“It’s who?” I queried.
He gasped and sputtered and tried to say a Hail Mary, but choked on it and ended up muttering, “Oh my God, oh my God, o my God, oh my God!” over and over again.
“Charlie! What is wrong with you! Who is that?”
“He’s—he’s coming for me.” He grabbed me suddenly in the collar again, and whispered intensely, “You got to help me Thomas! You’ve just got to!”
“All right Charlie, I’ll help you, just calm down, lie back in the bed and relax. That’s right, let go my collar, now lay back and relax. Good. Now that you’re calm again, I’ll just go see who it is,” and I rose to go to the door and open it and look down the hall.
“NO!” He screamed. Already unnerved by the pounding steps, his sudden scream came so suddenly, it startled me.
“Charles! What is wrong with you! You act like a man terrified to be in his own house.” I was half way to the door and his eyes were wide as saucers at the prospect that I had been on my way to open that door.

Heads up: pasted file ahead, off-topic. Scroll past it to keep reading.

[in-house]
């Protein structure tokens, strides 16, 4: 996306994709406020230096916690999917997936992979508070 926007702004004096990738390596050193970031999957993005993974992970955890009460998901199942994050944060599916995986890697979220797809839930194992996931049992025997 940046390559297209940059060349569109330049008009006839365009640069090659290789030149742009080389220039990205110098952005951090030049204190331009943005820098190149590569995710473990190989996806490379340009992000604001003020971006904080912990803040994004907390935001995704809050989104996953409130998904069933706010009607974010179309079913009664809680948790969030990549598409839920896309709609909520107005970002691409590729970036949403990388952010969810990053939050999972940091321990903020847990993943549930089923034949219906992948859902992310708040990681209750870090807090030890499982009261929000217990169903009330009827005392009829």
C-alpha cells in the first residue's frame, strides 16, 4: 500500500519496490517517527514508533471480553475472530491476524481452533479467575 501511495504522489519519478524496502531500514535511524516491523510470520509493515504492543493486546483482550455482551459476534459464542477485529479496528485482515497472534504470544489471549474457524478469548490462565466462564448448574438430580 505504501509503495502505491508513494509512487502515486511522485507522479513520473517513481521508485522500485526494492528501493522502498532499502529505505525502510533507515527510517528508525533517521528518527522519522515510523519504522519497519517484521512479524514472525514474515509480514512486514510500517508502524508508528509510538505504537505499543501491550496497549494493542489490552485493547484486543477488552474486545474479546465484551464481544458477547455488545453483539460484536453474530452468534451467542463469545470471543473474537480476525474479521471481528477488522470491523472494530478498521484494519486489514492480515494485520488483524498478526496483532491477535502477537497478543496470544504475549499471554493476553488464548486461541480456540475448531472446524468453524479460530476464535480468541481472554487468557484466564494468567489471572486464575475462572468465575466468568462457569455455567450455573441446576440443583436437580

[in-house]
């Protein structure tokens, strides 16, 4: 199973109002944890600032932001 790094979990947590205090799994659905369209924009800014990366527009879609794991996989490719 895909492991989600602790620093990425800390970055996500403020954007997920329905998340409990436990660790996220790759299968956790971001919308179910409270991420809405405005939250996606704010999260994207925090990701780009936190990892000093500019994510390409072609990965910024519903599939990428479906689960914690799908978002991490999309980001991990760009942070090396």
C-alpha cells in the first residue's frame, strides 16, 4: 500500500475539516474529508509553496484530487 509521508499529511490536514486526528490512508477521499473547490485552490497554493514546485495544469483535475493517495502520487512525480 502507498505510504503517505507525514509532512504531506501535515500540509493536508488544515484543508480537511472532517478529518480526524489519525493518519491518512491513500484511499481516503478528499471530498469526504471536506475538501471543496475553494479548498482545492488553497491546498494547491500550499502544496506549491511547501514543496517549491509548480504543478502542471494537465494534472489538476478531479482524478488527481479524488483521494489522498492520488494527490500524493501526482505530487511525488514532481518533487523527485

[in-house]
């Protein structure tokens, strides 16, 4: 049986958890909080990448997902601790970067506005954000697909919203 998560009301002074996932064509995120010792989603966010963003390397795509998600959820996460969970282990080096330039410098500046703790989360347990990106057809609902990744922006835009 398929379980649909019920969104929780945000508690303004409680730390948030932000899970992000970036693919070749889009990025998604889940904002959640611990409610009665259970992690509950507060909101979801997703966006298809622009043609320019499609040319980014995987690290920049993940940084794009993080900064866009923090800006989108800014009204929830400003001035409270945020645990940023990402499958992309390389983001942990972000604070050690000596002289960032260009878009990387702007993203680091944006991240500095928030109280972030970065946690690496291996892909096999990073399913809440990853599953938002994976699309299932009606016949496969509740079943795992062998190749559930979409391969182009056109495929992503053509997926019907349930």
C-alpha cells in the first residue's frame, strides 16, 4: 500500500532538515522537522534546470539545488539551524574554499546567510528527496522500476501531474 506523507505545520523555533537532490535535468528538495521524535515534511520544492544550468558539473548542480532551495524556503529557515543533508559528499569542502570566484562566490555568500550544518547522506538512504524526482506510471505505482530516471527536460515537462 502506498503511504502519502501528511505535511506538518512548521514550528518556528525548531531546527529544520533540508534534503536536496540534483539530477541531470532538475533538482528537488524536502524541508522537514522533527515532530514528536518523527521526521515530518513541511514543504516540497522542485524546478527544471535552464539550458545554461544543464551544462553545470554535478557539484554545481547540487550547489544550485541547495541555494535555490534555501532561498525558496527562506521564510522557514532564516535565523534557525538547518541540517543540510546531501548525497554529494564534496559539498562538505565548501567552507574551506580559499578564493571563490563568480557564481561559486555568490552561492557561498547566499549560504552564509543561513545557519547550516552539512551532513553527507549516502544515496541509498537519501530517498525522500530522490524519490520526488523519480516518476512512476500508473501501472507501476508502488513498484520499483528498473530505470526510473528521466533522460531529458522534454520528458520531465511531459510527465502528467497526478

“Don’t do this to me Thomas, I beg you, please, in the name of our friendship and all that is holy—please, don’t-open-that-door!!”
The noise, the slow and ponderous footsteps had stopped at Charlie’s frightened scream. He gripped the covers to his chest as if they were his last hold on reality. I returned to my seat, exclaiming, “Well, since the noise stopped I guess there’s no point in pursuing it any further… But what is going on here, Charles? And how long have you been living like this?”
He sank back into the bed visibly relieved as I turned back from the door and returned to my seat.
“She warned me this would happen… She tried to tell me.”
“Tell you what Charles? Who warned—“
“…But I wouldn’t listen. She told me, my mother did. ‘Charlie,’ she said, ‘people make choices in their lives and there comes a time when you have to pay for those choices you make.’
She took me by the hand on her deathbed and said to me, ‘Charlie, I made some wrong choices early on in my life, and now, they have finally caught up with me.’
“What do you mean Mother? What choices? You mean like smoking, is that what you’re talking about?”